New Way, New Direction, etc

Another approach would be to turn the novelty of the brand into its entire value proposition, and adopt a name that explicitly positioned the party as a move in a new direction.


If taken at face value, this could attract the ‘fed up with politics’ vote. But if voters aren’t convinced, it would risk being seen as a mere gesture, or a fig leaf for ‘business as usual’.

Also, it would face the same problems that New Labour eventually ran into. Time goes by, the shine comes off and the new broom becomes old hat. As Talk Talk sang, ‘Yesterday’s favourite / Don’t you hate it?’

Overall, it sounds appealing in the short term, but probably has a definite sell-by date. 5/10.

Europa, EUnity, etc

The new party might well find itself a rallying point for pro-EU feeling. So it could brand itself as a single-issue party – a sort of anti-UKIP. After all, UKIP seems to be stubbornly continuing to exist post-Brexit, like an unflushable turd, and there’s nothing to stop it moving into other areas of policy and becoming a ‘real’ party.


In theory, pro-Europe branding would lock in the votes of the 48% who voted Remain. But it would also make the party something of a hostage to fortune, either because Remain sentiment fades away for some reason, or because the the UK recommits to the EU, making the positioning seem outdated.

Overall, like ‘New Way’, this is tactically appealing, but strategically naïve. Probably 4/10.

Concord, Confluence, Forum, etc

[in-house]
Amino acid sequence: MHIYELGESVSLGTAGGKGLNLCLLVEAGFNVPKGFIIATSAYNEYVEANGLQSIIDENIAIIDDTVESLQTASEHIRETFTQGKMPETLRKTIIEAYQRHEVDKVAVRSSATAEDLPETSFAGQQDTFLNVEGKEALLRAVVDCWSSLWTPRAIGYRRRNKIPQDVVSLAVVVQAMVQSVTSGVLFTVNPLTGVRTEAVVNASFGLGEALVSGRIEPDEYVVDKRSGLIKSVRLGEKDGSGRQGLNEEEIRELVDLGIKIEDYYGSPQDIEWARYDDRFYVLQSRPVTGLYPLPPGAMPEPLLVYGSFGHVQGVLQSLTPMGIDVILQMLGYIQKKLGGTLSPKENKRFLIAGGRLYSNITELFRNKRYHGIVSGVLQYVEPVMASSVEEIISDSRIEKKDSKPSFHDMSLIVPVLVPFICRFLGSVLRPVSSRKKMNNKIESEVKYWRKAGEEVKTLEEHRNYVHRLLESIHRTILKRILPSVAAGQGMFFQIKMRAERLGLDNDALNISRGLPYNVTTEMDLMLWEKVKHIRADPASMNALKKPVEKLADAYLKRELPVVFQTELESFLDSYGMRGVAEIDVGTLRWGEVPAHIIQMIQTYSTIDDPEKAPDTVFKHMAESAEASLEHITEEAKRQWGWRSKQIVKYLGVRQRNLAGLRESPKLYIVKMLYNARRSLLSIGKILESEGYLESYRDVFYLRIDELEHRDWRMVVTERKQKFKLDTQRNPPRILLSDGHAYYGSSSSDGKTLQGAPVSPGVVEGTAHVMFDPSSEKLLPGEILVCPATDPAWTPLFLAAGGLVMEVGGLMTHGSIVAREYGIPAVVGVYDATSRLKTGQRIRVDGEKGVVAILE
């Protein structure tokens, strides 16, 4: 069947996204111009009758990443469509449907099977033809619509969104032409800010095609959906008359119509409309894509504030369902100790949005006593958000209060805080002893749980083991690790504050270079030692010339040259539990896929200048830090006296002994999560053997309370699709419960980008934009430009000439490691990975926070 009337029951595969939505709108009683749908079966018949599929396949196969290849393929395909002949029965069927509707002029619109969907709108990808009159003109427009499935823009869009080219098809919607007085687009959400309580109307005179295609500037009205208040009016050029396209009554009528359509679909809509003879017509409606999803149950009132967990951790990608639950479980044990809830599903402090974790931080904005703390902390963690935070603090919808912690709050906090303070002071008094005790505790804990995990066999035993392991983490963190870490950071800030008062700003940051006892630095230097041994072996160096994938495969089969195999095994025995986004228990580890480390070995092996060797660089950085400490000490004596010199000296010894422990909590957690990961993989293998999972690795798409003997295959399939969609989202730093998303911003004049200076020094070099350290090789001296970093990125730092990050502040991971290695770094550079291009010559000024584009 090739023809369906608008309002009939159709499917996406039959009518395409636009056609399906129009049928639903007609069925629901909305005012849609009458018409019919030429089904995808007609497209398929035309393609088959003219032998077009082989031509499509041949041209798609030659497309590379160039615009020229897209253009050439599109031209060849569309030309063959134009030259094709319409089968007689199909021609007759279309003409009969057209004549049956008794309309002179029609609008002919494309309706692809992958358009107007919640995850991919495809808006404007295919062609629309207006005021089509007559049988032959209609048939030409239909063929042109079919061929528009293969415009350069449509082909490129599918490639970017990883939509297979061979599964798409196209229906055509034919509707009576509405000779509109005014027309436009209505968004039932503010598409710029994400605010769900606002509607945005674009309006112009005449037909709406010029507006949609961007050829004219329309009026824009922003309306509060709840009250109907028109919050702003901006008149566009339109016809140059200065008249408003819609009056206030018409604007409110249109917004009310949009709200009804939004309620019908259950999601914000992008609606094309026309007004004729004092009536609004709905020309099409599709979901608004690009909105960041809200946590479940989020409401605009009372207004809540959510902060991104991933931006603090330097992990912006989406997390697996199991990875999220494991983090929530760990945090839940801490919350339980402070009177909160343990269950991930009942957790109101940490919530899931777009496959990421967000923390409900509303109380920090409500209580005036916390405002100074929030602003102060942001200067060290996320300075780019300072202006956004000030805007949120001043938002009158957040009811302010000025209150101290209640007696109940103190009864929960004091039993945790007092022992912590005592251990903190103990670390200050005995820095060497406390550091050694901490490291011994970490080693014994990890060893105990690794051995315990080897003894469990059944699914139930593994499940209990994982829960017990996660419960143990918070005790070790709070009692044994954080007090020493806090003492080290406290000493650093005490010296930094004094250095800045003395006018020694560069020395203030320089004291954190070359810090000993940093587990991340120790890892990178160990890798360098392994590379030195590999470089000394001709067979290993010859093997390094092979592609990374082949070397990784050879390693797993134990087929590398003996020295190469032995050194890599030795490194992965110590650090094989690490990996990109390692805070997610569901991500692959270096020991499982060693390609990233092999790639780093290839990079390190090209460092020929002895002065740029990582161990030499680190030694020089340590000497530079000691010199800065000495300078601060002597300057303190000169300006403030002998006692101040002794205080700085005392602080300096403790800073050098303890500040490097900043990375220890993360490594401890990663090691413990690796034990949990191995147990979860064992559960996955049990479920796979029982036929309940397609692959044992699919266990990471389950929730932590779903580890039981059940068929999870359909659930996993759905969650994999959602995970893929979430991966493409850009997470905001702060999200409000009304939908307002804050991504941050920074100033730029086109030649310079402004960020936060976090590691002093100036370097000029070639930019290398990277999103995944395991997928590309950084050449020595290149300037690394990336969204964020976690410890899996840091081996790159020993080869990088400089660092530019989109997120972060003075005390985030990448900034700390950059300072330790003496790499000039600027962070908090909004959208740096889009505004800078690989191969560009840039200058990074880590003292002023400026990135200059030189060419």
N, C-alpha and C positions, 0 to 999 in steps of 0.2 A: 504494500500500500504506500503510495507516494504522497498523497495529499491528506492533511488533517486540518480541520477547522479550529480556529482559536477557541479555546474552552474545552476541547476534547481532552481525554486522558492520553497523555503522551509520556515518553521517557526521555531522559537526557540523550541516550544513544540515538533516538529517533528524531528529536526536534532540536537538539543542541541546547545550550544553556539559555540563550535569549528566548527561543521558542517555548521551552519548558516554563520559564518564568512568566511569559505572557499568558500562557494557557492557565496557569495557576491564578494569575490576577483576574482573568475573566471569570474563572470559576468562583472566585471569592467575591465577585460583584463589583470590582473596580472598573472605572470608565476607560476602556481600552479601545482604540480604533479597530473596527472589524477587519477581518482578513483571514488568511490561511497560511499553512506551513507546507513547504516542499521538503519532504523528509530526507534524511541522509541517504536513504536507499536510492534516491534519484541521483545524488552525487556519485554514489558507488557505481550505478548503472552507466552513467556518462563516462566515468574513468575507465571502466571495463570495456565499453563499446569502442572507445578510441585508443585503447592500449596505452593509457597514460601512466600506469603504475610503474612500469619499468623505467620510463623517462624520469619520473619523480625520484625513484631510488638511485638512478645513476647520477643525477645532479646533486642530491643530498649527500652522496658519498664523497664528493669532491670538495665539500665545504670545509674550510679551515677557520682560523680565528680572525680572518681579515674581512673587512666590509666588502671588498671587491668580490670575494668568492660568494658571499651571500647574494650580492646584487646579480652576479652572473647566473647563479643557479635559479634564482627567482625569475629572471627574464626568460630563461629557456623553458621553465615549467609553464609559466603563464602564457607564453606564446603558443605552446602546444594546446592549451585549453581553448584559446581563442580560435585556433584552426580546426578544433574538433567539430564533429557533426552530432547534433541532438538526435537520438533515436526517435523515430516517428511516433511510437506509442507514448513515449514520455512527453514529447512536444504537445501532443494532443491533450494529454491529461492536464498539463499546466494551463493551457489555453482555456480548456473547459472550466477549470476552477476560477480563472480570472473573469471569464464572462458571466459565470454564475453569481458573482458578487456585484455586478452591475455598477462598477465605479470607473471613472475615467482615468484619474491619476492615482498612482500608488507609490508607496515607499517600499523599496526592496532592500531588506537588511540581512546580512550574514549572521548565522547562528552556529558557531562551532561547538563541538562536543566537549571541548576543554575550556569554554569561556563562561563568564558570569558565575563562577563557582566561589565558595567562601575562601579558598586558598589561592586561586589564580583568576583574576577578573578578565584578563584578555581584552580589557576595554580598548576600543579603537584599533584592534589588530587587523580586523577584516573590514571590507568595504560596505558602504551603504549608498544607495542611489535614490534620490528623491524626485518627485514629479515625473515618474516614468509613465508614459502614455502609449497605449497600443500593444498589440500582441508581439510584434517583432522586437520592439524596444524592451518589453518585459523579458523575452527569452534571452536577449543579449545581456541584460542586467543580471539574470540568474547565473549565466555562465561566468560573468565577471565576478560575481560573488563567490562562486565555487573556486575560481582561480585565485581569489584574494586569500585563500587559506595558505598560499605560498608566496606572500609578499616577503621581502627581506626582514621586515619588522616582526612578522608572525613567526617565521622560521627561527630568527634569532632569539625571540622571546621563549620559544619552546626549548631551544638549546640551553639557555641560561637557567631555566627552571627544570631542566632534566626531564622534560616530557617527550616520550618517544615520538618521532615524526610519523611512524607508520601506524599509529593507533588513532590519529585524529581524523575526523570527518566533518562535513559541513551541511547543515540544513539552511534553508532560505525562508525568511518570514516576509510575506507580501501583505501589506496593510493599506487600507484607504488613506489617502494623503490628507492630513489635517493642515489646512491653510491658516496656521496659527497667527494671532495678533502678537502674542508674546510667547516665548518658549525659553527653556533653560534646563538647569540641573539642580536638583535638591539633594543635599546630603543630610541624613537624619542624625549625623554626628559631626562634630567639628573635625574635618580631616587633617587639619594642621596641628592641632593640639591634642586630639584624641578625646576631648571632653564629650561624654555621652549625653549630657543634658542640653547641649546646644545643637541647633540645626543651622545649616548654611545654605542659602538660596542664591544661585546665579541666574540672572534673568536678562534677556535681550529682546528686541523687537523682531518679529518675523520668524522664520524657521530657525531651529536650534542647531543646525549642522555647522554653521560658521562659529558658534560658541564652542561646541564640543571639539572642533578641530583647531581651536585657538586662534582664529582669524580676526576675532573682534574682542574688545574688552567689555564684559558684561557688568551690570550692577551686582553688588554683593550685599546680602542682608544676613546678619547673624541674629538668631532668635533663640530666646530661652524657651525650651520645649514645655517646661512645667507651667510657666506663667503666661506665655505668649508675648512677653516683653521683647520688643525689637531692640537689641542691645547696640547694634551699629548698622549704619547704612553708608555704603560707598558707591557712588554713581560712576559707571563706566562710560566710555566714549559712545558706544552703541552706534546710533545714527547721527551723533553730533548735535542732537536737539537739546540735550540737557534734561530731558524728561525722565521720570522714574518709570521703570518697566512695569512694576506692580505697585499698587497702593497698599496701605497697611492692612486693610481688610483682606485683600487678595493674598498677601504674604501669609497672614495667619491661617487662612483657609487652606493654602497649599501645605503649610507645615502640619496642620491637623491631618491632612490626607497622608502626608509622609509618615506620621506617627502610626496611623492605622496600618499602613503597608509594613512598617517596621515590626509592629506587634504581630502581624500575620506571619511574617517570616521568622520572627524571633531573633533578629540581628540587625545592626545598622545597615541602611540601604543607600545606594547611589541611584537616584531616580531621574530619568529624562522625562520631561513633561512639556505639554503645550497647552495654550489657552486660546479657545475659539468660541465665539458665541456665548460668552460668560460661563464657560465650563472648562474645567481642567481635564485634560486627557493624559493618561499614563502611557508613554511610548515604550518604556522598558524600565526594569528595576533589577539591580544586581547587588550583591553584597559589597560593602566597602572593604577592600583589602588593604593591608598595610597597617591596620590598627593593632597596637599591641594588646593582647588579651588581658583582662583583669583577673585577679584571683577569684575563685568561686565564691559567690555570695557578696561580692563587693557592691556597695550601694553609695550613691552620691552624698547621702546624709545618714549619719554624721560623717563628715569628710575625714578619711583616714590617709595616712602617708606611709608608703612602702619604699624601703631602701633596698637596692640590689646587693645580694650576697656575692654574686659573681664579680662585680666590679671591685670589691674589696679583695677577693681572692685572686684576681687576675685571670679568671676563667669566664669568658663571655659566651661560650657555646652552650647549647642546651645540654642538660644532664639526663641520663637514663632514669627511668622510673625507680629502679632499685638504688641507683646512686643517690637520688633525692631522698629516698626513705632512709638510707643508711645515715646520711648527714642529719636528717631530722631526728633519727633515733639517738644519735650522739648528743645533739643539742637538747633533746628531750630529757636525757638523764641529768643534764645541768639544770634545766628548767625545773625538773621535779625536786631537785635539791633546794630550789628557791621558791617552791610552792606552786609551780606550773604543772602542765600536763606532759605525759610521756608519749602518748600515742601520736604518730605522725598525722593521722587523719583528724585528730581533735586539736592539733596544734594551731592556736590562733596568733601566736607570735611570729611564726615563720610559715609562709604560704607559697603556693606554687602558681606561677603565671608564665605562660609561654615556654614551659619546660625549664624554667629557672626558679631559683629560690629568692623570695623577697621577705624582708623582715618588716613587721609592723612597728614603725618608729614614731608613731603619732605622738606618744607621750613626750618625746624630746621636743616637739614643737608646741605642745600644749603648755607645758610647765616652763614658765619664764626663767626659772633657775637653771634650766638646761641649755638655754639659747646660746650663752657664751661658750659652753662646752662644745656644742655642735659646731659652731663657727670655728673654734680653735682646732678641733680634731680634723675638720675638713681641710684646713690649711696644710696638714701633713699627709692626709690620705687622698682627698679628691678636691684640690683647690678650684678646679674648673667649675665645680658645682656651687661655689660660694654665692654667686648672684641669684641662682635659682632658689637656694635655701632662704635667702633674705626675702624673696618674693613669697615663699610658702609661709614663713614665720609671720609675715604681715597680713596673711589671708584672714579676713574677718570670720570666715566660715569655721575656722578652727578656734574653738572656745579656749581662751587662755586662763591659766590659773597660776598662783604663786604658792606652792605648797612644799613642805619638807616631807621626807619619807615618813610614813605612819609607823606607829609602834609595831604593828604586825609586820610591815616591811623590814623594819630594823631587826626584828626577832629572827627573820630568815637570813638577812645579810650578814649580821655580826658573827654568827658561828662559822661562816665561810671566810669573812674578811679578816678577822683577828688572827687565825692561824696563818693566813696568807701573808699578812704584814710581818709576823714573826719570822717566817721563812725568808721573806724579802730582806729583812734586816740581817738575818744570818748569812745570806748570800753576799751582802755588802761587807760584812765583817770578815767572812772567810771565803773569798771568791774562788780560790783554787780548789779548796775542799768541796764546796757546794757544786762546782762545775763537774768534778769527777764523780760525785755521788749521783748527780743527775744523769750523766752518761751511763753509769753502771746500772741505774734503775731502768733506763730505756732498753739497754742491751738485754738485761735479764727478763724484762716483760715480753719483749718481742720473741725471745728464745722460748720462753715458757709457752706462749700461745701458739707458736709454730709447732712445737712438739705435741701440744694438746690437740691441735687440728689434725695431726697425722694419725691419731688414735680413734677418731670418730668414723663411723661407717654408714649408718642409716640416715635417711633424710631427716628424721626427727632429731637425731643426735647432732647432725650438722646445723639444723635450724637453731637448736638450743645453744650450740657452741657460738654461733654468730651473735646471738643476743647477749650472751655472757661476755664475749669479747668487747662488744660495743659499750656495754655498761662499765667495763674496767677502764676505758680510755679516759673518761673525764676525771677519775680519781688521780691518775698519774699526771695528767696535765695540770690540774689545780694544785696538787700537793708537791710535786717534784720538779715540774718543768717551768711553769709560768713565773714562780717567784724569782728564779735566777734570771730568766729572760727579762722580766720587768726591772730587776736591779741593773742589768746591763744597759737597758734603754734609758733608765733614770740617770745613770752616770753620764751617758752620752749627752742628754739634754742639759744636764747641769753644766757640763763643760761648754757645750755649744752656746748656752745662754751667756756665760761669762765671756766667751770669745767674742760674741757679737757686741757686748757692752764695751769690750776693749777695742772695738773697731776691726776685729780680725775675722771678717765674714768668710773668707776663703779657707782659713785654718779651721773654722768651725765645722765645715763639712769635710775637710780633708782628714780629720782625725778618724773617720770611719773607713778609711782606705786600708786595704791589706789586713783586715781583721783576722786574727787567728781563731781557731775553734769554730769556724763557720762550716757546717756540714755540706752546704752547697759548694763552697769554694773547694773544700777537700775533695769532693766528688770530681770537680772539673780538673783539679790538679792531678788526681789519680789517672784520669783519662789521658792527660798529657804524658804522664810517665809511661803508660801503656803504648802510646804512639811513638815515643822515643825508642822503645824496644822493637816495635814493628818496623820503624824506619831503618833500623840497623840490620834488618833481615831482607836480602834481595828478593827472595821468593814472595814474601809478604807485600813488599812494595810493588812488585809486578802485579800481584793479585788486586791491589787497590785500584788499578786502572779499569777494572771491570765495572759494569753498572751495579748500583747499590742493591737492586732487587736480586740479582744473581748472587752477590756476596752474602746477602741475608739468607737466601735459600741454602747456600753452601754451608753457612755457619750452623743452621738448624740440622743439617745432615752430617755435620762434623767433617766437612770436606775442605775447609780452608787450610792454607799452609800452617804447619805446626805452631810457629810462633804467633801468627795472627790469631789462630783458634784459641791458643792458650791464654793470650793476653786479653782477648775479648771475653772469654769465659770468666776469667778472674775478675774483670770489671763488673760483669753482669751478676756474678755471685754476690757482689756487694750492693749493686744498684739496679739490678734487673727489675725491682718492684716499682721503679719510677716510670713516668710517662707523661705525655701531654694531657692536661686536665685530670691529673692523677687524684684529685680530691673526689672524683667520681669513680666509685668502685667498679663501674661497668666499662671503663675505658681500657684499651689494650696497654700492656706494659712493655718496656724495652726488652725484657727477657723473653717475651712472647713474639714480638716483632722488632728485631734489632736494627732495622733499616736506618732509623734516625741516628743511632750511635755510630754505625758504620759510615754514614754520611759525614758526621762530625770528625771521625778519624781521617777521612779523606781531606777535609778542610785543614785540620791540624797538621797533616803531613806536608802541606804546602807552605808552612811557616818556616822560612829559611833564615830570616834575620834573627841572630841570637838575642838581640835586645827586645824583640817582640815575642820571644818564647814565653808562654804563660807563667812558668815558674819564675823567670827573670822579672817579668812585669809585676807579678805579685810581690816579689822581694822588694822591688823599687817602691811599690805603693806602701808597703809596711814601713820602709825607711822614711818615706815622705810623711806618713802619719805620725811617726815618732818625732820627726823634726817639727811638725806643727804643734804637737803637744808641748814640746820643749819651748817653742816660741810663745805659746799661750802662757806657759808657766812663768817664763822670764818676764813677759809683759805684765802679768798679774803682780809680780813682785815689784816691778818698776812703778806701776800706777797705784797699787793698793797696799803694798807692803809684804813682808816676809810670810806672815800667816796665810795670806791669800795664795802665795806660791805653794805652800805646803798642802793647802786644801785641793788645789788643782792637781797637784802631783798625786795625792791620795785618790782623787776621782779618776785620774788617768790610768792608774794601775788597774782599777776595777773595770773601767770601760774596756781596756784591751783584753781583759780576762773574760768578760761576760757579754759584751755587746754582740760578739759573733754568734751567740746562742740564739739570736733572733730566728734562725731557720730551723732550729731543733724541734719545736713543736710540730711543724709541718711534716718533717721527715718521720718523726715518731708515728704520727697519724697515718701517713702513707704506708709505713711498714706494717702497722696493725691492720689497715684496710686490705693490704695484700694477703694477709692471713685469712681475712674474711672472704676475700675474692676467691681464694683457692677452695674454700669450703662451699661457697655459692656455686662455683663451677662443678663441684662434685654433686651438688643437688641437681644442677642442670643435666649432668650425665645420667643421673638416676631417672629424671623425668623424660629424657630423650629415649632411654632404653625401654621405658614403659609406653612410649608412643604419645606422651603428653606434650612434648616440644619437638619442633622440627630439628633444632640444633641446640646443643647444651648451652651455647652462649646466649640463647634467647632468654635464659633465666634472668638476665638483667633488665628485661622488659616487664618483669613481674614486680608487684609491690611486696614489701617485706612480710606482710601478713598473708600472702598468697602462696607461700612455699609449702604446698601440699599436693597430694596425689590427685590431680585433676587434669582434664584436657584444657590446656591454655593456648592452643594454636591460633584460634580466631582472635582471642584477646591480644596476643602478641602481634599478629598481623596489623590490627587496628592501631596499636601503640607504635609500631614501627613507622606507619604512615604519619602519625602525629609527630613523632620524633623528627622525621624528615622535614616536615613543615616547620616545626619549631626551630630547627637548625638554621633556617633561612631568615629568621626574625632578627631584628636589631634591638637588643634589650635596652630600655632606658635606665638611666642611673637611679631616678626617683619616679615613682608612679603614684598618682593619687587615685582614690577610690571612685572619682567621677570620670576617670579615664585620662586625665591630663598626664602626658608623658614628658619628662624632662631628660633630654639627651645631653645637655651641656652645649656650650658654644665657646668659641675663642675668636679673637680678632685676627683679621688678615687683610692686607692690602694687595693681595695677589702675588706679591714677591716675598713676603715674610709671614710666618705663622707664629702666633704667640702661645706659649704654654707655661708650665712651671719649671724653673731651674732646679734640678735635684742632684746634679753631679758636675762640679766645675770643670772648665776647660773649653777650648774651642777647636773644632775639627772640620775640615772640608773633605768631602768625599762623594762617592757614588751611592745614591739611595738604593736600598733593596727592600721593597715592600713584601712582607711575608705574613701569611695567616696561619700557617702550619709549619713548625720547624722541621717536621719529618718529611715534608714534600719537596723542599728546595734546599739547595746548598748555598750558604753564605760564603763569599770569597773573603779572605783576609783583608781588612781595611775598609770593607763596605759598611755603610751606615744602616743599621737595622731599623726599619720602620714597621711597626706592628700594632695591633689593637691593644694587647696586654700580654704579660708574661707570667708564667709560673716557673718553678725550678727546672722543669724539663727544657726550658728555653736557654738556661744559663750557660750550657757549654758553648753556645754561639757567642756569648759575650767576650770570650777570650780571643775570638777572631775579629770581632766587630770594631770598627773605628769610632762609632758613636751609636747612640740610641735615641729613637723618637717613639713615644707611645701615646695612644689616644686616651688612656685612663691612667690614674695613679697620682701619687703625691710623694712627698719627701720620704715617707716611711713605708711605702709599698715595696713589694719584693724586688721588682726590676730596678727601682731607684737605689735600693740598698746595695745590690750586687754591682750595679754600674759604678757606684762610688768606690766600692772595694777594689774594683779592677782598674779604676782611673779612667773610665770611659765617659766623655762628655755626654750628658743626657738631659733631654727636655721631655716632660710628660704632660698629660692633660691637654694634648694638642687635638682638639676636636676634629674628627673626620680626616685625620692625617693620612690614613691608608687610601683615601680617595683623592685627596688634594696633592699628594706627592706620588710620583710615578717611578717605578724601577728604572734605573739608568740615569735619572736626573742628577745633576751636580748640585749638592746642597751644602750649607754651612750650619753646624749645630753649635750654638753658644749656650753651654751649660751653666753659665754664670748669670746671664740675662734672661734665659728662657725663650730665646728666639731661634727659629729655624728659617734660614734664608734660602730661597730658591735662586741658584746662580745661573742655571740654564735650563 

Without proportional representation, and possibly even with it, the breakaway party would probably need a coalition with other progressives to get into power. It would also be a magnet for moderates of all stripes who feel abandoned by extreme leadership, possibly including (whisper it) some one-nation Tories.

To reflect this collective nature, the name could emphasise diversity, collaboration and communication, suggesting a place where different views are welcome and indeed sought after.

The slogan would of course be ‘More in Common’, Jo Cox’s impassioned plea for tolerance and understanding.


This would position Concord as something genuinely new. Implicitly, it would also cast both Corbyn’s party and the Eurosceptic right as inflexible, hardline zealots, inviting disenchanted voters to think again about which ‘British values’ they truly want to endorse.

Crucially, it would also take an explicit stand against anti-immigration feeling and the values of UKIP – something that’s long overdue in British politics. For too long, politicians have winked at racism in the hope of quietly hoovering up some votes. That’s got to stop, and a party name is an ideal place to take a stand.

As you can probably tell, I think this is the way to go and therefore rate my own idea as an 8/10. Prepare Concord for take-off!